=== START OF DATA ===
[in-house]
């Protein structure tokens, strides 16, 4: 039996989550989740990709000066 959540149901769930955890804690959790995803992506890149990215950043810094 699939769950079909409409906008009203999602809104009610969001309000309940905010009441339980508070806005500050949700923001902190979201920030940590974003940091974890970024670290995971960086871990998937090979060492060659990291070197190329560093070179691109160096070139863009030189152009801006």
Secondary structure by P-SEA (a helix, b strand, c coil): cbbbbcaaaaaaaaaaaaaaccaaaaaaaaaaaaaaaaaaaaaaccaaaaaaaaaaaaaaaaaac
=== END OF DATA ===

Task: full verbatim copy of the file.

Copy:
[in-house]
């Protein structure tokens, strides 16, 4: 039996989550989740990709000066 959540149901769930955890804690959790995803992506890149990215950043810094 699939769950079909409409906008009203999602809104009610969001309000309940905010009441339980508070806005500050949700923001902190979201920030940590974003940091974890970024670290995971960086871990998937090979060492060659990291070197190329560093070179691109160096070139863009030189152009801006």
Secondary structure by P-SEA (a helix, b strand, c coil): cbbbbcaaaaaaaaaaaaaaccaaaaaaaaaaaaaaaaaaaaaaccaaaaaaaaaaaaaaaaaac